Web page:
Then I saw a movie I’m still processing.
It’s time for platforms to stop treating its users as unwitting petri dish specimens.
I had the pleasure of attending the NewCo Shift Forum last month in San Francisco. I’m already a huge fan of John Battelle’s thinking, so attending this was a treat. It, like his writing, aligns my passion for technology, innovation, the future of work and social change — all which feel extraordinarily significant given our current climate of a consolidating technology industry and an extremist political environment.
The icing on the cake was moderating a lunch table of attendees interested in sharing best practices for distributed workforces. We had folks ranging from companies as large as Dell to as small as Sched, products to professional services, all sharing their experiences with coworkers across geographies and time zones.
You can read my 2-minute summary of our discussion I read onstage here (scroll all the way down :).
UPDATE TWO YEARS LATER: I just realized they have the video too (!). I’m at 18:55.
A seemingly universal axiom for processes is that there is no universal process. They can vary as much as the people who practice them. Which is great when you remember that process exists to help people improve, and not the other way around.
During my 4.5 years at Mozilla, I’ve grown to greatly appreciate Dan’s careful consideration of the process and human elements to his technical work. As we touched on some of these elements, we identified the Retrospective as a practice that can deliver many of these principles for teams.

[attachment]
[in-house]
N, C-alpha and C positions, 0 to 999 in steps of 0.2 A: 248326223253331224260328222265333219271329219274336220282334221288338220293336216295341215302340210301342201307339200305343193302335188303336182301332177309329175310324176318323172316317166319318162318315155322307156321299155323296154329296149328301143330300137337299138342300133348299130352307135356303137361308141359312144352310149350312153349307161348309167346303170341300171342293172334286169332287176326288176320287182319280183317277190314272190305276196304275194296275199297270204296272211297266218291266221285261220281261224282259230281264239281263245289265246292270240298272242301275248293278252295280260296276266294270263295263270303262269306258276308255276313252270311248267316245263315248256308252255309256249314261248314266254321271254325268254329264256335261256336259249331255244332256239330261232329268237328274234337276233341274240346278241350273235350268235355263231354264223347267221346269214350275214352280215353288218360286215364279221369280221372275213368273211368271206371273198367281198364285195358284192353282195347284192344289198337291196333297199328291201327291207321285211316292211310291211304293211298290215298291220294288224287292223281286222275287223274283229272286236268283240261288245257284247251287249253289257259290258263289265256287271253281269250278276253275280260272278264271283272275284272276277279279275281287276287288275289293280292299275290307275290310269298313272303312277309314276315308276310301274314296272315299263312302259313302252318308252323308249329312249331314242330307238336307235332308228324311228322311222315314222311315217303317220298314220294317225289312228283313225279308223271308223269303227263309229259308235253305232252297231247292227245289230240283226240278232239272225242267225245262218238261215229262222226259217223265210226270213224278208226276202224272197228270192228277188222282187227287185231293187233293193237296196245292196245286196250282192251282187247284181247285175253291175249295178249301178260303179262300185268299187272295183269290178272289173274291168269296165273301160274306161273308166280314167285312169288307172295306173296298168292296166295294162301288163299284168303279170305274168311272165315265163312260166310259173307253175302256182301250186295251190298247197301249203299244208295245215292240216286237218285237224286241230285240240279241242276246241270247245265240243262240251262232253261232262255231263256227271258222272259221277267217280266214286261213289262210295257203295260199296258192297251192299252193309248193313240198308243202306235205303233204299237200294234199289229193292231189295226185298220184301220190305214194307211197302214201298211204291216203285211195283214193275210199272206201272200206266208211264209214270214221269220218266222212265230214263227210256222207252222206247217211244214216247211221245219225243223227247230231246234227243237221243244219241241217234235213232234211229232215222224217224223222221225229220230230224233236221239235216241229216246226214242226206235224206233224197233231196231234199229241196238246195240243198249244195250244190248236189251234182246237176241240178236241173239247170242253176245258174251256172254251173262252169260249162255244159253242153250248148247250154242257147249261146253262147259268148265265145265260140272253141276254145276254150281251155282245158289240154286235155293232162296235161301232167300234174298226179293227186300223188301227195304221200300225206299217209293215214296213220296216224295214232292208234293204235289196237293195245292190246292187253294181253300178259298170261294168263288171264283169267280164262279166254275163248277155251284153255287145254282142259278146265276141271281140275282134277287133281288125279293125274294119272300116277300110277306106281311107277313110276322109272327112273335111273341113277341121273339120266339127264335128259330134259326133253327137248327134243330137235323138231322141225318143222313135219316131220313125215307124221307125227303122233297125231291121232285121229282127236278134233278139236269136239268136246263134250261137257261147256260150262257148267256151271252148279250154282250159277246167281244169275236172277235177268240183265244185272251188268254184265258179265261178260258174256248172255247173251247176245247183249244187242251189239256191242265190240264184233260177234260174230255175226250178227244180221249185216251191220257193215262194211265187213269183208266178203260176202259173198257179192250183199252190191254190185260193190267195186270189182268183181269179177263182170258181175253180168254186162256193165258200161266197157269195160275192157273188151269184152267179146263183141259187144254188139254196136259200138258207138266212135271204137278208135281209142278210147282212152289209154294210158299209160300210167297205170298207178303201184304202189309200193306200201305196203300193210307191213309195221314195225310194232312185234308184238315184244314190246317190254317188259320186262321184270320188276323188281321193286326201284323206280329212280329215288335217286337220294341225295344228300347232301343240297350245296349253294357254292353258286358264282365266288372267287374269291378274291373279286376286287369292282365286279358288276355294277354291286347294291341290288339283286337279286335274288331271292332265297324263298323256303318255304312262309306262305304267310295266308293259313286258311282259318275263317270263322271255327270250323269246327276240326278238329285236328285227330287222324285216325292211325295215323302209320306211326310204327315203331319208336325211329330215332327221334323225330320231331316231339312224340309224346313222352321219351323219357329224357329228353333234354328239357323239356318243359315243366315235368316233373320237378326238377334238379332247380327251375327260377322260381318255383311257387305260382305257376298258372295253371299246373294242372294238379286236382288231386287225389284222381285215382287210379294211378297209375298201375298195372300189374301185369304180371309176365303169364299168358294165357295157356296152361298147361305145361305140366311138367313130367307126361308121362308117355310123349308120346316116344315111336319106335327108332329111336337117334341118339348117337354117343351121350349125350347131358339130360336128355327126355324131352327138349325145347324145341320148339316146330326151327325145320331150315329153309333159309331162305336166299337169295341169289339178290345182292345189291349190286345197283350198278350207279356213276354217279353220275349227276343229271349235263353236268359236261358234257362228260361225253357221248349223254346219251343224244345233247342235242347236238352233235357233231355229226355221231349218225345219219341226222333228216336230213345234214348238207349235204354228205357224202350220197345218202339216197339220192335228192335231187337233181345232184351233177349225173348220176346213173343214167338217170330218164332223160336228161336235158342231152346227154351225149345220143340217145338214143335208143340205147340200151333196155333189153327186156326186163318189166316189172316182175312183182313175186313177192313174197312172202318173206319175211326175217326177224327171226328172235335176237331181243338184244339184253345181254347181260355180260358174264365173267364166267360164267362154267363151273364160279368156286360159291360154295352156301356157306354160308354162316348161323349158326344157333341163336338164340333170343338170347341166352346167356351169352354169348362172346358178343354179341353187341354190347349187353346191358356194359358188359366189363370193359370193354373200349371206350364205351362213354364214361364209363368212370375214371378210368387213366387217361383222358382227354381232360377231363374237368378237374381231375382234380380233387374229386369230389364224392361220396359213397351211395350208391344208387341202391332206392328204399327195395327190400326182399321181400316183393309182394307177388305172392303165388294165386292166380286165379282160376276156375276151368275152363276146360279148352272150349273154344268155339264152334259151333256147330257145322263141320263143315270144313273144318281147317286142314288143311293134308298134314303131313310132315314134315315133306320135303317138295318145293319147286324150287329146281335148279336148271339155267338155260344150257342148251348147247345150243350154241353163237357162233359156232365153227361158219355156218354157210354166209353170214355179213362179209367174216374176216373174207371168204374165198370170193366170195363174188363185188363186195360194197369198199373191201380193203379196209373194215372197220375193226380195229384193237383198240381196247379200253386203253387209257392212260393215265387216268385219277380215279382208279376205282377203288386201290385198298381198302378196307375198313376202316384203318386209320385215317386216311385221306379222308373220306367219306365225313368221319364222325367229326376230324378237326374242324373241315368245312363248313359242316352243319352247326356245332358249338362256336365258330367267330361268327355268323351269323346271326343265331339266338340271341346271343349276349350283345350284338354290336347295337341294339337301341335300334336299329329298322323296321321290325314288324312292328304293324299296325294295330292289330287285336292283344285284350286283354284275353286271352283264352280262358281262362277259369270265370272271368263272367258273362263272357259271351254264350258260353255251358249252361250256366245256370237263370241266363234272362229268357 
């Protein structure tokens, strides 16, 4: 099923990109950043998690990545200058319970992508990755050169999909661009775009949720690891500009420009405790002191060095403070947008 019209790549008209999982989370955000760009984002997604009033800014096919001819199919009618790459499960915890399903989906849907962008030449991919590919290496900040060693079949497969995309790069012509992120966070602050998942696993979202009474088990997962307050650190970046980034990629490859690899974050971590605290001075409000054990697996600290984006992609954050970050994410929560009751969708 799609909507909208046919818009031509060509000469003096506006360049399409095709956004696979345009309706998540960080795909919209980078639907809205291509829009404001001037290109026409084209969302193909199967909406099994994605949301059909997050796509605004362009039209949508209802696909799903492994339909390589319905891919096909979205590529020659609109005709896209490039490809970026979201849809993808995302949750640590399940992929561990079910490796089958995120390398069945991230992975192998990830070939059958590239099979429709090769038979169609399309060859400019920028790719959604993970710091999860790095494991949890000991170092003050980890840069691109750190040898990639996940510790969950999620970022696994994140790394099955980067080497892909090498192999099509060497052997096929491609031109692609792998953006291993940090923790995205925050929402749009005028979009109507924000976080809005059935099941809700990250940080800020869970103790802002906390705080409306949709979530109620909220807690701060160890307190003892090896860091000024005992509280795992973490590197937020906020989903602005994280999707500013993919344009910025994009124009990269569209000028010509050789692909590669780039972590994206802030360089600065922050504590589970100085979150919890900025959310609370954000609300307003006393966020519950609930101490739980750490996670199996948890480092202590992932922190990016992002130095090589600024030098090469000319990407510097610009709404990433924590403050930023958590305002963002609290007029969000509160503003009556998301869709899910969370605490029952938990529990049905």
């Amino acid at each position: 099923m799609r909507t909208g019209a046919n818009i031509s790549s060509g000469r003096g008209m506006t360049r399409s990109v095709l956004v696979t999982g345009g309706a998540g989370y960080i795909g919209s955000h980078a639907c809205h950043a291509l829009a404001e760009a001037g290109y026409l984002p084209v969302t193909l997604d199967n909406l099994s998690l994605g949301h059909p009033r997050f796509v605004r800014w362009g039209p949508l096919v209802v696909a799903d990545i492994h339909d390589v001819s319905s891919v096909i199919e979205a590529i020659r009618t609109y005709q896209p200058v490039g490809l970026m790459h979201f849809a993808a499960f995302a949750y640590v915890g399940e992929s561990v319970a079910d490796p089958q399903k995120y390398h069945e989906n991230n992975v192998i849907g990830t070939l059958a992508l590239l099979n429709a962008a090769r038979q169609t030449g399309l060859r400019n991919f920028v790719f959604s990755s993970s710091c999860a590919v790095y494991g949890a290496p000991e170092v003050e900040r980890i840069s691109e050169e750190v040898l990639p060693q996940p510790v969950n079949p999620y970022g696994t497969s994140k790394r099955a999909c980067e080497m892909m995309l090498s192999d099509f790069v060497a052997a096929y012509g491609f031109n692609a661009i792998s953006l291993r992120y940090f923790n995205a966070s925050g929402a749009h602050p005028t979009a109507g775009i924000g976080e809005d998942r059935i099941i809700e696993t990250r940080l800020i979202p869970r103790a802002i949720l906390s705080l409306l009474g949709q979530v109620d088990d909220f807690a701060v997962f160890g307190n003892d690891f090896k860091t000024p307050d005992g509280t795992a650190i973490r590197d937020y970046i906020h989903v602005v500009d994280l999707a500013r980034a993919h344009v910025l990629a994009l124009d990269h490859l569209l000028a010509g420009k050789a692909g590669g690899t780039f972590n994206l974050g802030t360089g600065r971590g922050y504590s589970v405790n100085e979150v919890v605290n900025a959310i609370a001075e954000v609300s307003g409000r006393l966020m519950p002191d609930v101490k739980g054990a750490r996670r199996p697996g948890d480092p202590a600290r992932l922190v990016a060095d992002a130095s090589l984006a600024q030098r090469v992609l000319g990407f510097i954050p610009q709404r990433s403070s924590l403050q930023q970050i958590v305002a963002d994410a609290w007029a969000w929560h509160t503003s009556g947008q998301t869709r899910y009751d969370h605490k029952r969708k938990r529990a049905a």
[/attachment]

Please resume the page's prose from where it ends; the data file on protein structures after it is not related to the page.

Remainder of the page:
Which, as with most processes (see above), has been tweaked, adapted, forked to meet the needs of the individuals using it. For Dan and his team, the Retrospective contains 4 questions, reviewed by the team at the end of each week:
One Big Benefit
The Retrospective questions – in the above order – have done something critical for Dan’s team: they’ve built trust. More than any learning or process change, the development of trust among the team is what makes it effective. It allows for failure and its valuable counterpart, risk; and ensures that the costs of such risks are translated into valuable learnings for the future.
Another important guiding principle to create this trust is to not “shoot the messenger”: if someone shares something they think didn’t go well, it’s important that the team hears that person out and distances them from their feedback on the team’s performance.
Small things matter
Does the question order matter? Indeed. Because the questions start with a focus on things done well, the process begins with confidence. And by framing them in the collective “we”, and positioning failures as learnings or things to solve, the questions depersonalize negative impacts, instead reframing them as opportunities to get better.
From trust to change
Our session was quite lively (we took this to be a good thing), and one of our audience members cited the Retrospective as a key way they introduce changes to their org. Because the scope of the restrospective is often small (importantly, the work featured is positioned as “small experiments”, which allows folks to be healthily detached from the outcome), they allow for changes to be adopted while minimizing the fear and uncertainty that typically accompany change.
It’s this ability to introduce change in small increments that makes the Retrospective so empowering. Any team can adopt it.
We’re curious to hear of your own experience with retrospectives.